In #slowchated a while ago the topic was on Change. Inspiring change, cultivating change, and the purpose of change. I remember going through a course on leadership and psychology that was focused on the text Change: Principles of Problem Formation and Problem Resolution. The discussions often overlapped with the concept of thinking outside the box in order for change to be possible.
Example from parenting
(not from experience, no kids yet):
Son keeps locking himself in room to try and avoid interacting with family. Parents want their son to interact more and stop being so evasive.
Remove the locks.
The answer is simple, but it breaks a rule that wasn’t even a rule. There’s a lock on the door. It was already there, so it must be a requirement.
I feel like this is how educators and learners get stuck. That’s how it was, so that’s how it should be, and that’s how it will continue to be. The educator I started out being is only some arbitrary portion of the one I am today. How did that happen? I’m pretty sure I didn’t just do what everybody else was doing. I also did do the same thing that I did the day before. Often times I had an inclination that a lesson could have gone a different way, an activity or assessment could have been more authentic, or there may be an alternative to what I had tried in the class.
What are we so afraid of?
Why don’t we try new things or different things in the class? Maybe it’s a matter of effort and exhaustion. Maybe it’s discomfort with what others may see as failure. Maybe we would rather be safe than sorry because the development of the youth in the class is at stake. I don’t know what it is, but I’m more afraid of thinking that this is how things should be for the rest of my life and I might as well get comfortable with it.
Too Much Change?
Is it possible that change actually turns into chaos? I would say yes. In fact, this year has probably felt more like chaos than progress. That is, until I start to reflect on what has been accomplished through interactions with others. Blogging, tweeting, GHOs, and meet-ups have been huge stabilizers for me. Sharing experiences with others and learning from others experiences supports taking these leaps of change.
Where do I start?
Write it down. Talk about it. Be social about it. Journal. Locking yourself up in a room for 7+ hours a day won’t get you to change. Break the locks and start looking for others that are trying to break out as well. Start small or jump in, but however it may be:
My students ask me, “What do you do for fun? Like, what do you do when you’re not teaching?” I know they think that at 7am I just appear at the school, and sometime around 4 or 5 in the afternoon, I disappear. It’s either that or I have a cot size bed in the closet, and a George Foreman grill in my desk. Students know that teachers put in extra hours, but anything that happens outside of the 50 minutes of class time is completely off their radar.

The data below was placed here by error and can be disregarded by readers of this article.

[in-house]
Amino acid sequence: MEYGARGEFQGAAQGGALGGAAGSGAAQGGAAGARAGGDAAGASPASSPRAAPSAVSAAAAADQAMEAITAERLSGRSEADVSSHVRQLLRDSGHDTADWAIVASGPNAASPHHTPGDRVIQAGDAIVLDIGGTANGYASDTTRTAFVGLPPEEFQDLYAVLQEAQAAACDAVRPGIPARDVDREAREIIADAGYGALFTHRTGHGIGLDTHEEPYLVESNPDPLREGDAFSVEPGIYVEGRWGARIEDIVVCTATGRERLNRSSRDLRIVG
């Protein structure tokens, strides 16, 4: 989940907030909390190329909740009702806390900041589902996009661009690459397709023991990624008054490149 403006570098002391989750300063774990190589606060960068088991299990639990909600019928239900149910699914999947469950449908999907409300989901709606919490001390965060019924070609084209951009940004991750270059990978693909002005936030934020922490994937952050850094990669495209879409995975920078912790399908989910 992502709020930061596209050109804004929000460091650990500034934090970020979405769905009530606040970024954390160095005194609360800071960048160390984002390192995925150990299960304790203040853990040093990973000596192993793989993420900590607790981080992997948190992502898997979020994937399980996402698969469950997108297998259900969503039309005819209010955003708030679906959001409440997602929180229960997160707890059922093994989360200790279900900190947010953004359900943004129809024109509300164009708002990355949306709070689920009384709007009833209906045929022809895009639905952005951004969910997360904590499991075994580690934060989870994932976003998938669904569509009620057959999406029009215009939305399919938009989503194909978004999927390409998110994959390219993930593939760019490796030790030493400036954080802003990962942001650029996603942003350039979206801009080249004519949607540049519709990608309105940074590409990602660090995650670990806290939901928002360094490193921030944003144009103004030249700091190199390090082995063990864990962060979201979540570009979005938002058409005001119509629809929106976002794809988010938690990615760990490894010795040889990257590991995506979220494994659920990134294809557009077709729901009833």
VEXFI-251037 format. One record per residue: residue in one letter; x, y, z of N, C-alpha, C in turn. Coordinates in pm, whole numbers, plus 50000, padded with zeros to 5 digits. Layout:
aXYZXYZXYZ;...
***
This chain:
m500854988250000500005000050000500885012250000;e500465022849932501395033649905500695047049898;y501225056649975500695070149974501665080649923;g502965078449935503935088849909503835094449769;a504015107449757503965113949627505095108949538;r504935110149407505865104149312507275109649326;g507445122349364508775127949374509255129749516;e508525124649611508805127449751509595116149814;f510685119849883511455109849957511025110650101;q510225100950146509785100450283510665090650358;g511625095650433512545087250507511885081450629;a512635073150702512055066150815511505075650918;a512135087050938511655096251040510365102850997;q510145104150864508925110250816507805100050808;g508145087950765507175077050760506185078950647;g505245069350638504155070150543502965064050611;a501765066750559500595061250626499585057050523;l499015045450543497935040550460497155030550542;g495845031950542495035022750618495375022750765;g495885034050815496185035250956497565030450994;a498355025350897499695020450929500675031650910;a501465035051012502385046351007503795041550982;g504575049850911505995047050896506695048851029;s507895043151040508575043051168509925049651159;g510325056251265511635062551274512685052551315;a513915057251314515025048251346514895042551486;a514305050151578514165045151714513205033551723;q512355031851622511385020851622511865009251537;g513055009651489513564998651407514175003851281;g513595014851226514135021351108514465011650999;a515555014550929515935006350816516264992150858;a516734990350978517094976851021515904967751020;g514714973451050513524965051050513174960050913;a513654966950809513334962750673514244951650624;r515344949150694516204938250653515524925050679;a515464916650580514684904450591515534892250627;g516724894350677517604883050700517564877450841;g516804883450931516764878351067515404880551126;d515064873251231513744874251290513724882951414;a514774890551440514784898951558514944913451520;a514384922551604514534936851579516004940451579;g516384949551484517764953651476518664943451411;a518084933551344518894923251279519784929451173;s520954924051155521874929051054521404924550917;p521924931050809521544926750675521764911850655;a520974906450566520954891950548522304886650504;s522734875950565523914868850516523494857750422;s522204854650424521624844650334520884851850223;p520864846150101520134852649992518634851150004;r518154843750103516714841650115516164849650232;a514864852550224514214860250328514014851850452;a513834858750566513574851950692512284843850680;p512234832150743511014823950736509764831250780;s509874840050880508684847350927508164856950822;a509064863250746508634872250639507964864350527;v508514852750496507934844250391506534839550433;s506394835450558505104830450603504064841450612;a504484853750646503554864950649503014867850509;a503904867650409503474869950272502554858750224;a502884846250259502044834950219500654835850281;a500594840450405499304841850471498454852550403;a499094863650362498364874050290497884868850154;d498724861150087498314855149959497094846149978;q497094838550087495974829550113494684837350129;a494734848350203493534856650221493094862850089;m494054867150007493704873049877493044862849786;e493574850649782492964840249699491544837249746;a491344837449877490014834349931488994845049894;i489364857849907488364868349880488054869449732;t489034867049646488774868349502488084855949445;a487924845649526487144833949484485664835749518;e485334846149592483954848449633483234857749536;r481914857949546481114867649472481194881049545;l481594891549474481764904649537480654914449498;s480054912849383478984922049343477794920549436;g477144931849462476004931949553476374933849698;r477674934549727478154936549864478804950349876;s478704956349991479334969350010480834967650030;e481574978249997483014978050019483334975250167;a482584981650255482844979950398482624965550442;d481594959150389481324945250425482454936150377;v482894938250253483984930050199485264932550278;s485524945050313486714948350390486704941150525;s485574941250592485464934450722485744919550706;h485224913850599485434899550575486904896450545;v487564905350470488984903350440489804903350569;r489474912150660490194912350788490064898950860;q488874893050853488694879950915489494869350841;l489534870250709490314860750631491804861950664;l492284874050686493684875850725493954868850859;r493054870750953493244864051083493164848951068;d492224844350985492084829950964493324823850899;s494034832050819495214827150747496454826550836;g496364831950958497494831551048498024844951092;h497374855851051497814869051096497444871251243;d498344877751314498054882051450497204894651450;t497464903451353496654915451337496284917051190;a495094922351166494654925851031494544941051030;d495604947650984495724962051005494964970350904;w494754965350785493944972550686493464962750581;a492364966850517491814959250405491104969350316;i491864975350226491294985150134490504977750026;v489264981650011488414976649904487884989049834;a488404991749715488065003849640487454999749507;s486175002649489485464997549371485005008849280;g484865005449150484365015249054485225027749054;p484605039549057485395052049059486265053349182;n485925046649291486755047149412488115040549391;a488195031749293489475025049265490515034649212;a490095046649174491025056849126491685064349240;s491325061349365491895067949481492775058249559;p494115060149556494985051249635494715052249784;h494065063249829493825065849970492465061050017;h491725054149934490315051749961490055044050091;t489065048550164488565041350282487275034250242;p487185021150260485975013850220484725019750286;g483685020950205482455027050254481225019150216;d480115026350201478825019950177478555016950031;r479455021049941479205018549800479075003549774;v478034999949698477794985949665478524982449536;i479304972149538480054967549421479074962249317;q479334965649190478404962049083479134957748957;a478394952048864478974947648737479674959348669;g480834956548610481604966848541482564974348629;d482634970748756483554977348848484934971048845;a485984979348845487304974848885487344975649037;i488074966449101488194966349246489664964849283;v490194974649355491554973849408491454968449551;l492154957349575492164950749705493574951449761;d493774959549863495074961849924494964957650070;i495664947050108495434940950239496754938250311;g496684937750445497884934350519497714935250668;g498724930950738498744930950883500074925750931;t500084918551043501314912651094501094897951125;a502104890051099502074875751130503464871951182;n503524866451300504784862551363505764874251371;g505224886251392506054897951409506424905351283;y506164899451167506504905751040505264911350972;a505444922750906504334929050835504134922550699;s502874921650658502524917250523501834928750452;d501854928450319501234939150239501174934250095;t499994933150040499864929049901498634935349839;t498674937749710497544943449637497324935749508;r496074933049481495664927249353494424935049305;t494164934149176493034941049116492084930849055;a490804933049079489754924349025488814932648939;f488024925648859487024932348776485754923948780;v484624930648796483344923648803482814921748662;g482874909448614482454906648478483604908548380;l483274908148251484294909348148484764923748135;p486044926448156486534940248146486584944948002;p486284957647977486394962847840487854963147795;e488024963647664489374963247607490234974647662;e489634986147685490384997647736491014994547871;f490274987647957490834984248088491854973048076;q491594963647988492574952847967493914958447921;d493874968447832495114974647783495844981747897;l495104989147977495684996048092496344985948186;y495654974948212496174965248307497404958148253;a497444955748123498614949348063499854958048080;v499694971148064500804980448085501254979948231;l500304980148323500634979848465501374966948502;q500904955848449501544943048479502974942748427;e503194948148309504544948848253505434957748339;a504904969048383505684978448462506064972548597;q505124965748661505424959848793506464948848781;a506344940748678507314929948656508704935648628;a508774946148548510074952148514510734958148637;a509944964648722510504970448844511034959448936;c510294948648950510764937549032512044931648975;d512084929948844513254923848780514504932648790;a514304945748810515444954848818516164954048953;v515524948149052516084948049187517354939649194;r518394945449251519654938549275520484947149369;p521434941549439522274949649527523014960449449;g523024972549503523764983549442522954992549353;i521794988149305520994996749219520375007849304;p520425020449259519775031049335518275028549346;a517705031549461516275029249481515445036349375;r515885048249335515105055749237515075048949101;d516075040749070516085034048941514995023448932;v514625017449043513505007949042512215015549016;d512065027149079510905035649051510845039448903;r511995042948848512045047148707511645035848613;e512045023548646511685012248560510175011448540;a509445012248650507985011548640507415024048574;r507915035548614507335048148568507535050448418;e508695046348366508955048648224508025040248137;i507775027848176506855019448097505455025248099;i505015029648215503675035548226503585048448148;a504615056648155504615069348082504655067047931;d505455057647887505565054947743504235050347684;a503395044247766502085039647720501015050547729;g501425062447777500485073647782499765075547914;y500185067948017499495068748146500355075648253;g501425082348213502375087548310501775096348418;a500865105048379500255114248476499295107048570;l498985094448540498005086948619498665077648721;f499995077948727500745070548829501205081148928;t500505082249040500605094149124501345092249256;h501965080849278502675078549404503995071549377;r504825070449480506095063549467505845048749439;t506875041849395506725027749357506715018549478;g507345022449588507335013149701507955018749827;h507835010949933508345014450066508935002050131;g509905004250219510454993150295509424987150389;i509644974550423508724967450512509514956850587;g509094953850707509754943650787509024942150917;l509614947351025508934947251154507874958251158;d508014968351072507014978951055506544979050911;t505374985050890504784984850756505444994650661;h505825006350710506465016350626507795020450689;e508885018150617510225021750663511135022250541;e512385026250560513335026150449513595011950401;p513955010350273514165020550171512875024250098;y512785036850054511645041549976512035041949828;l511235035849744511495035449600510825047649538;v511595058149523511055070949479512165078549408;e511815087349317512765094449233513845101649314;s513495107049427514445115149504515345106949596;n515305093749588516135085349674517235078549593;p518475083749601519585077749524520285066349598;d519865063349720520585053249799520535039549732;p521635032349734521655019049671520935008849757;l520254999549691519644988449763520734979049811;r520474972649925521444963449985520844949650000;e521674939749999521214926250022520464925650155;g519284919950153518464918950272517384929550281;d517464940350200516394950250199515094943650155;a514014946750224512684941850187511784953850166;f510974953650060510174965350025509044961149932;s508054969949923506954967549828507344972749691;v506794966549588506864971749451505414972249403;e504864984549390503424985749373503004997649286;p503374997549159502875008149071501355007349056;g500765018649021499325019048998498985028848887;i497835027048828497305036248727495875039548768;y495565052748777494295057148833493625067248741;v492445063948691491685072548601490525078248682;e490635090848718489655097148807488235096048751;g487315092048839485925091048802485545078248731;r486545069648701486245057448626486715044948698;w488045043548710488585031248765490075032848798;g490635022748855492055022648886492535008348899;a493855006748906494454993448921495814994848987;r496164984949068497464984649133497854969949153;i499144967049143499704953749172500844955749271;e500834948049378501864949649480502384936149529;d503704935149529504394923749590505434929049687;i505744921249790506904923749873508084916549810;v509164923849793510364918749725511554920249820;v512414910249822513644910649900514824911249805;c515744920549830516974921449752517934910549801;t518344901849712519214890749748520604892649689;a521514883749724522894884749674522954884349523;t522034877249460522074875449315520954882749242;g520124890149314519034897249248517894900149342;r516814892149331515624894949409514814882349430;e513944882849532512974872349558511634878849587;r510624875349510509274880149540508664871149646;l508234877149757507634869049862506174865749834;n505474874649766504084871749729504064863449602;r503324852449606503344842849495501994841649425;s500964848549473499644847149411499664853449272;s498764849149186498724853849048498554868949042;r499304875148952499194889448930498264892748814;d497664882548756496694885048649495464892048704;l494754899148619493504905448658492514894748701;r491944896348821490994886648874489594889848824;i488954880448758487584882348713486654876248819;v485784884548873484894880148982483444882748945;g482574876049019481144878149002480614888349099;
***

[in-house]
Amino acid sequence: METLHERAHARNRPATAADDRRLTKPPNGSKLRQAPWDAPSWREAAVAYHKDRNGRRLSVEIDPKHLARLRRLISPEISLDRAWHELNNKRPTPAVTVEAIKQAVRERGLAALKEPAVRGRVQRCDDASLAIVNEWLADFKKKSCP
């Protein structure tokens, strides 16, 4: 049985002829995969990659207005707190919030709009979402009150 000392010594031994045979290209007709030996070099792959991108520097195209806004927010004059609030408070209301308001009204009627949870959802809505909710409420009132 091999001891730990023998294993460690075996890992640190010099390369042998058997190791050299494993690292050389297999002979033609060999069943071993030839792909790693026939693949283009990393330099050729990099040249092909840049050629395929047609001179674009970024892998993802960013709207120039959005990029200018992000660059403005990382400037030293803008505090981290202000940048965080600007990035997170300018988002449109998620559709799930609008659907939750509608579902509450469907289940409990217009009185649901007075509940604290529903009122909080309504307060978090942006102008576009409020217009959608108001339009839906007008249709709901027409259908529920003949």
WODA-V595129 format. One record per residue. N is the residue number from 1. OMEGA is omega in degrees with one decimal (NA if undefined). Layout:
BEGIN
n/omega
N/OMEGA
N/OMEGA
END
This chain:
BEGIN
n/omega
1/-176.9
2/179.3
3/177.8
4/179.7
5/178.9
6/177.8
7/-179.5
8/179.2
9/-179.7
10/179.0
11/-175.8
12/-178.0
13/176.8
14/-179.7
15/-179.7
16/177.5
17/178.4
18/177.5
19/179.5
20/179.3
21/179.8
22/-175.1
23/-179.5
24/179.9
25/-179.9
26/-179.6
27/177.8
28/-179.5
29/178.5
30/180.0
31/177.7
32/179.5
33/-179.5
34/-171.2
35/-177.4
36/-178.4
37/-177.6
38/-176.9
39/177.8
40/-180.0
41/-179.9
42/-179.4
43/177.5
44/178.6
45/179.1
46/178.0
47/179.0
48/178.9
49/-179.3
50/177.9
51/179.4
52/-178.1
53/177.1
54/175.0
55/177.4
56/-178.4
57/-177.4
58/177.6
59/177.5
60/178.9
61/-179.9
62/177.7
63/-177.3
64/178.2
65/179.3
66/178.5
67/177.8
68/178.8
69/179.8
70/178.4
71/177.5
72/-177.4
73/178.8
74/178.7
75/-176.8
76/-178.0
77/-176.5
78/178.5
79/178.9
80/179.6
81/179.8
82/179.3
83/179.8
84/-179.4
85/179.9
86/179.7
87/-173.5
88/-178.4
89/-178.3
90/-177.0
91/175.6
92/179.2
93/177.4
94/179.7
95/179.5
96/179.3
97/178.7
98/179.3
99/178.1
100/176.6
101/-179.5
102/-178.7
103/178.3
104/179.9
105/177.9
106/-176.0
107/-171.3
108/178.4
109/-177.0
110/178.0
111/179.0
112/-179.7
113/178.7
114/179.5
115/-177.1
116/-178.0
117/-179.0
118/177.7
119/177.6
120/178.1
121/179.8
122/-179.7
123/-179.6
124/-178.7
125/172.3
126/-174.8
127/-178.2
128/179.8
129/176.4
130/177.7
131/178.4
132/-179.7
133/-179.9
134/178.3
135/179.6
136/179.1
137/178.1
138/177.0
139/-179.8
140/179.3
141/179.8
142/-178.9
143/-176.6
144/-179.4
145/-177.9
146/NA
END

So what do I do during my time not at work? This last month I went to EdCampIE and EdCampMurrieta. First of all, if you don’t know how this whole Ed Camp thing works, check this out before reading further.
One of the sessions I participated in focused on the topic: Curriculum Design, What are You Doing? The idea of scaffolding for teachers with new curriculum was tossed back and forth. Should we try this Rigorous Design Model, Understanding by Design, and probably some other branded research based model of how to teach and learn. Administrative reps from various school districts seemed to all be asking the same thing: What do teachers need? This is a great question. I feel like the discussions I’ve been primarily involved with has more of the focus, “What do students need?”
I’m about to get selfish, but it’s for a good cause. Teachers invest a lot of time into their students. We plan, implement, assess and repeat. Educators seem to race through the assess portion, at least as it pertains to our role in the learning process. Do I adjust what I’m doing based on how the students performed? How do I know if what I did actually worked? Wait, we have a holiday this weekend? Finally, a chance to recharge. Wait, is it Monday again already?
It can get so hard to keep up that we pass by the whole assess and reflect portion. It’s practically required for beginning teachers with induction programs like BTSA. After an educator reaches a more permanent status, cruise control is tempting. Repetition toward honing a practice to be better is great, but is there ever a finish line that says ,”Good enough.” We as educators model this to our students. If we lose motivation to learn and improve, why should our students do anything different?
“But where am I going to get the time, Butler?”
Time spent reflects one’s priorities. I’m not saying give up on your other priorities. I am saying consider if an EdCamp is worth yours (by the way – did we mention it’s free besides the time it costs you).
Cheers to change. It’s a year where I’ve changed jobs, become engaged, improved improved my health, and embraced the latest overhaul of the American education system. I was recently inspired to participate in the reflective side of teaching and learning. I’ve always been excited about my job, teaching kids how cool math can be. With all this change happening one might assume some type of exhaustion. I’ll admit this year has been tiring, but awesome in its excitement. Speaking of excitement…
…just around the corner my fiance and I will be tying the knot (November 27th). We’ll be enjoying sandy beaches, tropical paradise, and of course hanging out with family. So cheers to this, cheers to change.